“Focus on the problem, people”

After watching our elected officials, yet again, wait to the last minute to do something, I was not surprised things fell apart. That is one of the easiest predictions that could be made. I am certain they will regather and do something, but it will be a lesser result. I also learned the Biden transition team and Department of Defense are having a spitting contest over who said what about getting together on transition issues. Really, folks?

Quoting a classic line from Gene Kranz, the mission control director for NASA, who was played by Ed Harris in the movie “Apollo 13,” “focus on the problem, people.” Apollo 13 was a successful failure. The NASA team had to pull out all the stops to get their three astronauts home from an aborted mission due to an explosion when the reserve oxygen tanks were started.

Witnessing a state of mayhem when the news came down, Kranz quieted every one with these words. Focus on the problem, people. He added he wanted answers not blame. He insisted we are not going to lose these men on my watch. Work the problem. That was the recurring theme as challenge after challenge surfaced.

I think of this when groups of people begin yelling at each other rather than solving the problem at hand. The real problem, not some made up one used to get elected or postured because it sounded good or made them look smart. Organizations are infested with people who have ideas, even good ones, but don’t get up out of their chair to go do them. They fear backlash for saying or doing something stupid.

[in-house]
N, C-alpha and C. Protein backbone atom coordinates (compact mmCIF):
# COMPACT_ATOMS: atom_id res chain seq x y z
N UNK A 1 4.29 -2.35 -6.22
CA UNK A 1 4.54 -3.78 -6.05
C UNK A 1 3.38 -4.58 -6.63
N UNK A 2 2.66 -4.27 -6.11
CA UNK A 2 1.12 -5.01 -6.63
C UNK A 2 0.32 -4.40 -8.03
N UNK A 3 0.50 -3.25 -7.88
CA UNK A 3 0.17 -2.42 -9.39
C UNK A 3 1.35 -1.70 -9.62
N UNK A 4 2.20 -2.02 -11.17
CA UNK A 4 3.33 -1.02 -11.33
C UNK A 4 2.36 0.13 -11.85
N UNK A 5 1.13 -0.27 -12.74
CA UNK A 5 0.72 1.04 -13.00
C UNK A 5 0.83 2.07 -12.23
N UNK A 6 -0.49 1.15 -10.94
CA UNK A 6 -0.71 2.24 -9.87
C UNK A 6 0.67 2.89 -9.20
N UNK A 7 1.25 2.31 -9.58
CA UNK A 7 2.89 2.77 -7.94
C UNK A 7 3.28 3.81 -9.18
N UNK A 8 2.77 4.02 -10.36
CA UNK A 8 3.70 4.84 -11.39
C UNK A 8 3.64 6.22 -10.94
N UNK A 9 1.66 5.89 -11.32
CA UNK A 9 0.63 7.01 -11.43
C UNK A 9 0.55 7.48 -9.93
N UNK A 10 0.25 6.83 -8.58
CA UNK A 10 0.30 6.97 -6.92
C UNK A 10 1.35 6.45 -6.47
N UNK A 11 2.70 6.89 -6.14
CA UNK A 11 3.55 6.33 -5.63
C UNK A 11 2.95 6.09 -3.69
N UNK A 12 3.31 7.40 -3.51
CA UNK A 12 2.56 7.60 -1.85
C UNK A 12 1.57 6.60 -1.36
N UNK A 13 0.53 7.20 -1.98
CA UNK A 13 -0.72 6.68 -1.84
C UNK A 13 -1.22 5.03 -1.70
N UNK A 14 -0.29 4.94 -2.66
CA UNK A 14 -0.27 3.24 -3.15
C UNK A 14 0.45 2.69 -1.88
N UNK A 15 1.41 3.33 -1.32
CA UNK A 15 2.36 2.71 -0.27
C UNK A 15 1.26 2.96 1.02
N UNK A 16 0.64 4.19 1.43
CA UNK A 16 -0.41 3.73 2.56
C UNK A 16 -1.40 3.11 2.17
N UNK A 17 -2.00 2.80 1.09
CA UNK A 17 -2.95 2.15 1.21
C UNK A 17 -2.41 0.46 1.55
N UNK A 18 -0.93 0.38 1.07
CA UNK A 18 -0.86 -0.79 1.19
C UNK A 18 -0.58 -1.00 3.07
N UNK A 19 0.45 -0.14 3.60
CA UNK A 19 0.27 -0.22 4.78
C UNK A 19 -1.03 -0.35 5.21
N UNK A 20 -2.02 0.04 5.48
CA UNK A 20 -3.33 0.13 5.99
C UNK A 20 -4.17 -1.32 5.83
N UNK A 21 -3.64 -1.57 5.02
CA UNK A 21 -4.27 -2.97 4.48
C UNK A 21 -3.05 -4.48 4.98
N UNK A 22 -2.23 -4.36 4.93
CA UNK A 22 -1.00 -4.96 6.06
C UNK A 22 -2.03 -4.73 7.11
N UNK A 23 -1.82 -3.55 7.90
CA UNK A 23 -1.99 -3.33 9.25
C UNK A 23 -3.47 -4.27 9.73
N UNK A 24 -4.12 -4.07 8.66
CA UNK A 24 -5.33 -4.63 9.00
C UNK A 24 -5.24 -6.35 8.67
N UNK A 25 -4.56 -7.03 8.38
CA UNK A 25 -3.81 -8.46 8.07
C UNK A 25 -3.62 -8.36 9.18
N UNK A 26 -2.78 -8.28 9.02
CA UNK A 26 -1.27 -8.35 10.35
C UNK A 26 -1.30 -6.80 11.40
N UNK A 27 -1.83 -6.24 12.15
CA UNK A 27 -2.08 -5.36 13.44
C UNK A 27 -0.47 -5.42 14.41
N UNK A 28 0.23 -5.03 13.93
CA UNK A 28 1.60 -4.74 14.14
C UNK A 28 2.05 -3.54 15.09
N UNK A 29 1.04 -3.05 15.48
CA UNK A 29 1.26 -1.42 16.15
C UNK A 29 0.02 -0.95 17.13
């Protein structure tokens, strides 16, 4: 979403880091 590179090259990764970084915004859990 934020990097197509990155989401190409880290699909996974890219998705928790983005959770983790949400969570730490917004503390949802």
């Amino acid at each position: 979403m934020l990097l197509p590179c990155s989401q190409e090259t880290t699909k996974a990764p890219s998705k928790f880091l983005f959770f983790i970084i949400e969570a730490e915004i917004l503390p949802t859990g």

The movie had two segments that were said to have really happened. First, they needed to vent air from one exhaust hole that was round from the spacecraft to another that was square in the lunar module. It was a square peg in a round hole exercise. The team on the ground had to figure this out with the parts on board and communicate with the three on board.

Second, the spacecraft had to come back to earth without exceeding 22 amps (I think that was the number). So, the reserve astronaut, Ken Mattingly, was gotten out of bed to help them figure this out in the working model craft. Mattingly was shelved because they thought he had the measles. Things had to be switched on in the right order or the amps would be exceeded and the electronics would shut down. When handed a flashlight, he said only give me things they have on board.

Focus on the problem, people. I do not care whose fault it is. Work the problem. That is what you are paid to do and what we need you to do.

Note: Per Wikipedia, Eugene Francis “Gene” Kranz is an American aerospace engineer, a former fighter pilot, and a retired NASA Flight Director and manager. Kranz served as NASA’s second Chief Flight Director, directing missions of the Gemini and Apollo programs, including the first lunar landing mission, Apollo 11. He is best known for directing the successful efforts by the Mission Control team to save the crew of Apollo 13, and was later portrayed in the major motion picture of the same name by actor Ed Harris. He is also noted for his close-cut flattop hairstyle and the dapper “mission” vests of different styles and materials made by his wife, Marta Kranz, for his Flight Director missions.